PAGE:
With many of us still digesting Archives Vol. 1, Neil Young released Dreamin’ Man Live ’92 just in time for Christmas. It’s labeled #12 in his “Performance Series,” which so far has unearthed the long sought-after 1968 Canterbury House tape, a 1969 Riverboat coffee house show, and essential Fillmore East 1970 and Massey Hall 1971 concerts. To question why Young is now suddenly jumping ahead to the ‘90s, and especially focusing on (in my opinion) the vastly overrated Harvest Moon album, would be entirely futile. Every Neil fan knows this. But since the Canterbury House CD is labeled “00” in the series, it means there’s eight more releases to go to fill in the gap. It seems appropriate at this moment, then, to give Neil some friendly advice about what should come next. Here’s what I’d like to hear:
04 The “Alternate” Time Fades Away – After the 1971 solo tour, perfectly captured on the Massey Hall CD, Young didn’t tour again until the start of 1973 when sales of Harvest were still strong. This was his first venture into the world of arena rock as a solo artist, and the Time Fades Away LP was a compilation of new songs drawn from several dates. Young has notoriously held back releasing it on CD, and it’s reasonable to think it will be part of the eventual Archives Vol. 2 package. However, there’s no reason why more of the tour can’t be represented. My personal favourite shows are from the west coast leg when Crosby & Nash joined the Stray Gators. It would be ideal if a pristine recording from Bakersfield on March 11 or Winterland in San Francisco on March 22 existed.
05 The Tonight’s The Night Tour – Like Bob Dylan and The Band’s tours of 1965-66, this was the moment when Young defiantly confronted his fans. Even Young’s manager, Elliott Roberts, didn’t back him on this (mis)adventure at the end of 1973, meaning the relative handful of shows often occurred in small, out of the way locales. No one had heard any of the material before, and reactions varied from bemusement to outright rage. The best recordings so far have emerged from the string of British dates. The recording from Bristol on Nov. 4 is particularly unhinged, although the commonly traded show from London’s Rainbow Theatre the following night is a more likely candidate for official release.
06 Bottom Line, May 16, 1974 – If there’s a safe bet among these suggestions, this show is it. A surprise club appearance in New York (following Ry Cooder), on the eve of a massive CSNY stadium tour, Young seemed to be purposefully dodging the hype by playing the yet-to-be-released On The Beach nearly in its entirety. These versions are stunning, as are unique performances of “Greensleeves,” “Long May You Run,” “Pardon My Heart,” and the ultra-rare “Pushed It Over The End.” This is Young at his most vulnerable.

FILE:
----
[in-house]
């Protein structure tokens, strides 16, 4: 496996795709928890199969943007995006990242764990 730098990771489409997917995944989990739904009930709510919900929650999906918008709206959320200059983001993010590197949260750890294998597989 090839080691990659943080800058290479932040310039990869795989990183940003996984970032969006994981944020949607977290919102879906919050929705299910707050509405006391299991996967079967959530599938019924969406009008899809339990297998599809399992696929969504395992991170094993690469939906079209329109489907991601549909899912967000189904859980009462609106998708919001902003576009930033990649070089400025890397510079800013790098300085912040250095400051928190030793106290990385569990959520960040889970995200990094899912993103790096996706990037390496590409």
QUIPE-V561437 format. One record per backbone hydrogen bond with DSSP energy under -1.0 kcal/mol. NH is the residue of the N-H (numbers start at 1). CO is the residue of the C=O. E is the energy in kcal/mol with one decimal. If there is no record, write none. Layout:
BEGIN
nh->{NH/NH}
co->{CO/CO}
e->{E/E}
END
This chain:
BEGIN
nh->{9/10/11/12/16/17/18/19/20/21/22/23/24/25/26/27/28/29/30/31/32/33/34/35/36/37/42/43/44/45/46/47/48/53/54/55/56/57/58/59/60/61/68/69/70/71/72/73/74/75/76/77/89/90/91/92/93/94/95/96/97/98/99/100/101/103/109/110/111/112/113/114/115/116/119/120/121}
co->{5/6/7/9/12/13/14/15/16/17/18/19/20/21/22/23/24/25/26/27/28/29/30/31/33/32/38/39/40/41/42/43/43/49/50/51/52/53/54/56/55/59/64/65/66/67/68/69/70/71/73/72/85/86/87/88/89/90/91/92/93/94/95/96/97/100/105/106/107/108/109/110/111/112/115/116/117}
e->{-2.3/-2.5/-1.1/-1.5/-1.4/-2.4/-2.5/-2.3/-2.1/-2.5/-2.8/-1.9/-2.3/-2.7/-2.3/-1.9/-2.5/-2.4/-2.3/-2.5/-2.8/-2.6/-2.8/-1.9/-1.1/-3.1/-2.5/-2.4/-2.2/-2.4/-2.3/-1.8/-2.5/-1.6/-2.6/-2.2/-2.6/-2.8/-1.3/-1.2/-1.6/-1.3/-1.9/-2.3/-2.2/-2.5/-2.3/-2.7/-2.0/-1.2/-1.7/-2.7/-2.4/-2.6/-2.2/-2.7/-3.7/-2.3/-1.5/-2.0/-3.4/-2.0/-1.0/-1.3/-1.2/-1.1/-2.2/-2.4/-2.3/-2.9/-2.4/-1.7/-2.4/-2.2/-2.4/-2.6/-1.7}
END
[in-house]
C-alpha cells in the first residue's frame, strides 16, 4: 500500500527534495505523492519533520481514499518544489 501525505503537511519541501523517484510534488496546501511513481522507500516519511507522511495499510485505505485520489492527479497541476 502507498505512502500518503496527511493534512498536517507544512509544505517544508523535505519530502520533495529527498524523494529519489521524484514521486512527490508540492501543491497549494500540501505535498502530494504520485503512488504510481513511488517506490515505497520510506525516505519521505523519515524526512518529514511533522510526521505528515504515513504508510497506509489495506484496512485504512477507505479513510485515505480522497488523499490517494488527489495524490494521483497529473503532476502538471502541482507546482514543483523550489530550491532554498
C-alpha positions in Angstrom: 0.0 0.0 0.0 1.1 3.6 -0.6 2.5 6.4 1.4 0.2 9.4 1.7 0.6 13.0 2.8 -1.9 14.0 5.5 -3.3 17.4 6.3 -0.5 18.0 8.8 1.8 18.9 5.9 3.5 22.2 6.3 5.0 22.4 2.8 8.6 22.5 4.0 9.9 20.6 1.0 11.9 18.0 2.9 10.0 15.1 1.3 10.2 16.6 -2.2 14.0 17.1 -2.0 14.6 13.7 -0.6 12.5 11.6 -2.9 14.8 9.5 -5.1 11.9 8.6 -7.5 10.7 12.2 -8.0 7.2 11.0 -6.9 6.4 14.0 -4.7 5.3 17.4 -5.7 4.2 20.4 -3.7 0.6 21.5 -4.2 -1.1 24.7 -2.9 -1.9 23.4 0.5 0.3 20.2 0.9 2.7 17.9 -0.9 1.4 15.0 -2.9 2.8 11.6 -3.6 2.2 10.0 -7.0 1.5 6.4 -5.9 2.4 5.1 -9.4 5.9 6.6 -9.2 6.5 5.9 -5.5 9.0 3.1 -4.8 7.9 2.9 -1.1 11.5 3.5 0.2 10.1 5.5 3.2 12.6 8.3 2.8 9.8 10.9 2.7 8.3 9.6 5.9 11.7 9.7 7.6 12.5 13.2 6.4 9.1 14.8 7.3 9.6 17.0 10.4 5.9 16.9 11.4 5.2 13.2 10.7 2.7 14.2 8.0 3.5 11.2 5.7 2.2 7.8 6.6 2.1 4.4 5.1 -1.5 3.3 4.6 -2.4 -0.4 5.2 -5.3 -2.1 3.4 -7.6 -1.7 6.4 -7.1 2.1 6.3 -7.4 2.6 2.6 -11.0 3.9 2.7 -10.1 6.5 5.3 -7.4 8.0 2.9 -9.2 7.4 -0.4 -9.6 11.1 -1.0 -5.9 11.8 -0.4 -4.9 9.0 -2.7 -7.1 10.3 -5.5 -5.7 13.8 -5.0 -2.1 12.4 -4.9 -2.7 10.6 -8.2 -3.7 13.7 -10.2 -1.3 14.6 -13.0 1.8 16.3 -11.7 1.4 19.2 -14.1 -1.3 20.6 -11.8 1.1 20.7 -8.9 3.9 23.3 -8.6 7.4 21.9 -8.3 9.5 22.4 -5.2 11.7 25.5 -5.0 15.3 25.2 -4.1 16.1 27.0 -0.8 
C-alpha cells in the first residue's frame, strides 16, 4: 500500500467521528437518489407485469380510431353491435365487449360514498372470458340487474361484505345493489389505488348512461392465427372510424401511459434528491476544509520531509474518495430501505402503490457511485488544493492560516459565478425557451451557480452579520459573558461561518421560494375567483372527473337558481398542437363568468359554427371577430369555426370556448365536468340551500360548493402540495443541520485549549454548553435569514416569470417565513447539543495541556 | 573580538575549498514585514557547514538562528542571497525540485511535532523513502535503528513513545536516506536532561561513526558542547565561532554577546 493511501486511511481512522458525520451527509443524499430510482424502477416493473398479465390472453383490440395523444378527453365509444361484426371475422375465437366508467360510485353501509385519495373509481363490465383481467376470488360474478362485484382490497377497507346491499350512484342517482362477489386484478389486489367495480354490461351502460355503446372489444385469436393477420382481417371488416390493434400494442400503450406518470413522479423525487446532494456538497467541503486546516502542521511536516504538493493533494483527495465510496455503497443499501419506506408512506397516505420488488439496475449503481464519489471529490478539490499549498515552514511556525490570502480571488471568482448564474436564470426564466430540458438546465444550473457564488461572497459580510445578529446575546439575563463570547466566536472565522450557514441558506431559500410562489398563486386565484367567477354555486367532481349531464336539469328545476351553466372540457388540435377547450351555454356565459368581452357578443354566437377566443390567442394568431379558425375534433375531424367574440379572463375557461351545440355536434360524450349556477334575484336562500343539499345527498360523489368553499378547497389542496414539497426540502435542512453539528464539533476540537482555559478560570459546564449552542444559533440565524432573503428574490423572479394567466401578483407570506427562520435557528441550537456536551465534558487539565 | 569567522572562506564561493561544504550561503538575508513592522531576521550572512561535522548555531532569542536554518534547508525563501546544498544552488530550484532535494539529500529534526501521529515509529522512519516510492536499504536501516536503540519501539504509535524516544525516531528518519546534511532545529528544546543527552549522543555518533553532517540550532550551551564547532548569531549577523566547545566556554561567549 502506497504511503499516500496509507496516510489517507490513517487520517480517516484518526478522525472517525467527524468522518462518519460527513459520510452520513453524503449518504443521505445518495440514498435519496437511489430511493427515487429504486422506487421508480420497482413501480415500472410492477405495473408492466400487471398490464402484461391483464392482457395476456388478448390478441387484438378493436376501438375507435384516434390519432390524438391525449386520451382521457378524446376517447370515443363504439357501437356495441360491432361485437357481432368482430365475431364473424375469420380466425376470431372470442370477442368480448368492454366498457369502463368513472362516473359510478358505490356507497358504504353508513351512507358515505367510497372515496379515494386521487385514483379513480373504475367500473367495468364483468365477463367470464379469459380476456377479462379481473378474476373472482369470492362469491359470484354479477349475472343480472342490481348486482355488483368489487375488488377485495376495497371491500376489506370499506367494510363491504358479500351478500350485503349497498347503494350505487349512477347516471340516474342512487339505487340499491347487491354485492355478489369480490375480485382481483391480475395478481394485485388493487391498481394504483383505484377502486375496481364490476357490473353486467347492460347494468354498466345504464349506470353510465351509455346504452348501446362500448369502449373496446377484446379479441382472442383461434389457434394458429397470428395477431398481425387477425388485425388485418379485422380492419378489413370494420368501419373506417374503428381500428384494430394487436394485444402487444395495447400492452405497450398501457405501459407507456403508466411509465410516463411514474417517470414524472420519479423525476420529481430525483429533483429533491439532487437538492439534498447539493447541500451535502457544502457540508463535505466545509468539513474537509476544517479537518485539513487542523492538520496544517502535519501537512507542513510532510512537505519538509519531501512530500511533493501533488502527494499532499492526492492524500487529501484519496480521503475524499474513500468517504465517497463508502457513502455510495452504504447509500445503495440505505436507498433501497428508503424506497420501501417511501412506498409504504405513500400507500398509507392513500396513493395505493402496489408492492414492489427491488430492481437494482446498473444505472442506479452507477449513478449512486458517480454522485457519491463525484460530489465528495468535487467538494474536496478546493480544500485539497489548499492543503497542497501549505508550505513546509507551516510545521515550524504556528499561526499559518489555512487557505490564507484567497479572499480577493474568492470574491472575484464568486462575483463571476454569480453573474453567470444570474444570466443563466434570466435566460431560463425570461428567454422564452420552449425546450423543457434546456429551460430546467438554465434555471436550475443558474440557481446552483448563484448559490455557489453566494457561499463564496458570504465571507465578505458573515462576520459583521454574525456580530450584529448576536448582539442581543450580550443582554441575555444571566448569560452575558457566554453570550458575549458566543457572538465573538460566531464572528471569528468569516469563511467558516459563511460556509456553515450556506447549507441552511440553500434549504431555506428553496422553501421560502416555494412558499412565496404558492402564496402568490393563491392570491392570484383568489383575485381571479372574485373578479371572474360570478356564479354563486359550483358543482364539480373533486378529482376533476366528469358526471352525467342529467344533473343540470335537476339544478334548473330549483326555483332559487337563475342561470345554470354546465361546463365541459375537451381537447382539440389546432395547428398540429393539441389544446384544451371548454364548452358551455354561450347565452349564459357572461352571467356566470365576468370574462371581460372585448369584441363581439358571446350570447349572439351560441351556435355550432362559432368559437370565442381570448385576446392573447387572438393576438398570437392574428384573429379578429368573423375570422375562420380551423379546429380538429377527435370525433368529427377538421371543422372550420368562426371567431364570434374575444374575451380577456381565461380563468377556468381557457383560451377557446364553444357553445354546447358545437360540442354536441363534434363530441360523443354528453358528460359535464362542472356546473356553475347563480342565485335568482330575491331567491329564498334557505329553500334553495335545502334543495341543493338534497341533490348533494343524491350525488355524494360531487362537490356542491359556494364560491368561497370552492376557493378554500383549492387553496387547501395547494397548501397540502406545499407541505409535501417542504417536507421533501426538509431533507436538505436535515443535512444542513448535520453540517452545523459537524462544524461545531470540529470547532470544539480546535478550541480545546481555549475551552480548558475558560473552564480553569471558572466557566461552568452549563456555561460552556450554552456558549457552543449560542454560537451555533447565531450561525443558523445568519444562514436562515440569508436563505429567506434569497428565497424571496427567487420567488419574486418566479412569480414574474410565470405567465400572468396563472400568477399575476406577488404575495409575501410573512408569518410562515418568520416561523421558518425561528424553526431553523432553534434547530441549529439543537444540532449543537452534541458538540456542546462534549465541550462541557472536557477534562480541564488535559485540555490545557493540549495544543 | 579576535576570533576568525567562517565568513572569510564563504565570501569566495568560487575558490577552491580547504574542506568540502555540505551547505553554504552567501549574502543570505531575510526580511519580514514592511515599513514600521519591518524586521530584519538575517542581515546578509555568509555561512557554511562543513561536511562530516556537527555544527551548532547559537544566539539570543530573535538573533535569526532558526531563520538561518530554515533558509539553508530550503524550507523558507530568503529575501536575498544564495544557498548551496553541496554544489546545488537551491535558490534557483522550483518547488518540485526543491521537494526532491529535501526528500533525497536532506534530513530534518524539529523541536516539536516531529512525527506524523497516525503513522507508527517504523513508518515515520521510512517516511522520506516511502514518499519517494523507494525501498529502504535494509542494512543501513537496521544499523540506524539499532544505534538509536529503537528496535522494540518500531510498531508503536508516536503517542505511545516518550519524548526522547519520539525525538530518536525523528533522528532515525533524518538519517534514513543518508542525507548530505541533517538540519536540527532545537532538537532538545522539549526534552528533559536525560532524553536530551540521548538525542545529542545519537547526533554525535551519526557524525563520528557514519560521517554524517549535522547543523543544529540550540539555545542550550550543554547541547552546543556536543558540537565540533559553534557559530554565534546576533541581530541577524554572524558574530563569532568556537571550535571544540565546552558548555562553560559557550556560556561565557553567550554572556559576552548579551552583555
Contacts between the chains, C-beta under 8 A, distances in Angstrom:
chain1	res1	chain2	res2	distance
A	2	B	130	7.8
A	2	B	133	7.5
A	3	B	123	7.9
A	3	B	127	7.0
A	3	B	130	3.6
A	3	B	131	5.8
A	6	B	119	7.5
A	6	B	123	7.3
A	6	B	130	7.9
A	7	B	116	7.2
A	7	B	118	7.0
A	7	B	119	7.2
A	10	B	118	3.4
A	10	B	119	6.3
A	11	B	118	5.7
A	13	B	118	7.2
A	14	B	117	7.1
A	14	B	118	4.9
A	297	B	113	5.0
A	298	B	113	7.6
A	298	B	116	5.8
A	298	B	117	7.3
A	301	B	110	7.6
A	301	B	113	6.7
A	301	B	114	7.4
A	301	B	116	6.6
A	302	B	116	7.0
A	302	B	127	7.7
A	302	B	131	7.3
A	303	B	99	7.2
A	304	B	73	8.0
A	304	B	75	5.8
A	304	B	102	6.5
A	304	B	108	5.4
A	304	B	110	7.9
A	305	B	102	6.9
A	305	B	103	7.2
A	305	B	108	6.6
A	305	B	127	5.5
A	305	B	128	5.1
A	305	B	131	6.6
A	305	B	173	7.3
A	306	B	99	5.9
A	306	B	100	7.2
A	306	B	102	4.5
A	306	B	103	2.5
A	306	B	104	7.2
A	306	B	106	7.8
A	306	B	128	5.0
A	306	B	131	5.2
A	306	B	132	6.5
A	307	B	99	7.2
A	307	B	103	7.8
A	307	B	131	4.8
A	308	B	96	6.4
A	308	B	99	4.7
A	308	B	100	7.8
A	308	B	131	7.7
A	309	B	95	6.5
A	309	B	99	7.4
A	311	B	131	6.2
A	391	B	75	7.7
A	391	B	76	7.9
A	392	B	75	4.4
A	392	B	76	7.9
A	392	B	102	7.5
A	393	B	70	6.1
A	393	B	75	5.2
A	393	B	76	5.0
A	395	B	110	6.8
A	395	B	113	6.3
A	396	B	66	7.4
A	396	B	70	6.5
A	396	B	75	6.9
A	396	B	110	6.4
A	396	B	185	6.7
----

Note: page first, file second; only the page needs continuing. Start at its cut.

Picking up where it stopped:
07 “Enter Pancho”: Crazy Horse 1976 – The introduction of Frank “Pancho” Sampedro to the mix for the recording of Zuma ushered in a new era. His initiation came in two stages, the Japanese/European tour in spring ’76, and the U.S. jaunt in the fall. While a compilation culled from either of these legs would make a great release, the shows from Madison, Wisconsin on Nov. 14, Chicago on Nov. 15, and Boston on Nov. 22, are particularly prized for their overall ragged glory.
08 The Gone With The Wind Orchestra: Miami, Nov. 12, 1977 – This one should get a lot of consideration for future Archives too. A one-off performance to benefit Miami’s Children’s Hospital, this was Young’s only concert with the band that recorded Comes A Time. Although predictably a little rough around the edges, the set list is solid, highlighted by the otherwise unreleased “Lady Wingshot,” and the “Alabama/Sweet Home Alabama” medley in tribute to Lynyrd Skynyrd – the plane crash had occurred only a few weeks earlier.
09 “Sponsored By Nobody” 1988 – Young’s tours throughout the ‘80s were hit-and-miss, but always innovative and enjoyable. The albums, while likewise often innovative, were rarely enjoyable. This Note’s For You was a failed experiment in r&b, but its tour was undeniably powerful considering how flat the songs came off in the studio. Much of this had to do with the songs that weren’t on the record: the epic “Ordinary People” (finally unveiled on Chrome Dreams II) and “Crime In The City,” soon to be drastically revised for inclusion on Freedom. Both displayed Young at his most caustic, and that simmering anger permeated the entire show I saw in Toronto, which culminated in a devastating version of “Tonight’s The Night.”
10 Young & The Restless: Tulsa, Jan. 13, 1989 – Remember “Rockin’ In The Free World” melting your television when Young played it on Saturday Night Live? He’d been working up to that during the preceding months with a new quartet anchored by the Bluenotes’s rhythm section. It’s almost sacrilege to think of him with any other band than Crazy Horse, but these shows that bookended the Eldorado EP are Young at his heaviest. The Tulsa show is the earliest circulating recording from the tour and it shows him reveling in the band’s raw power.
11 Rockin’ In The Free World: Jones Beach, NY June 14, 1989 – Yes, parts of this concert, featuring a guest appearance by Bruce Springsteen, have already been officially released, but it reveals an entirely different side of Young the solo performer. Fired by the still-current events unfolding at Tiananmen Square in Beijing, he literally tore into each song with conviction he’d never displayed before. It’s no surprise that Ragged Glory was the next logical step.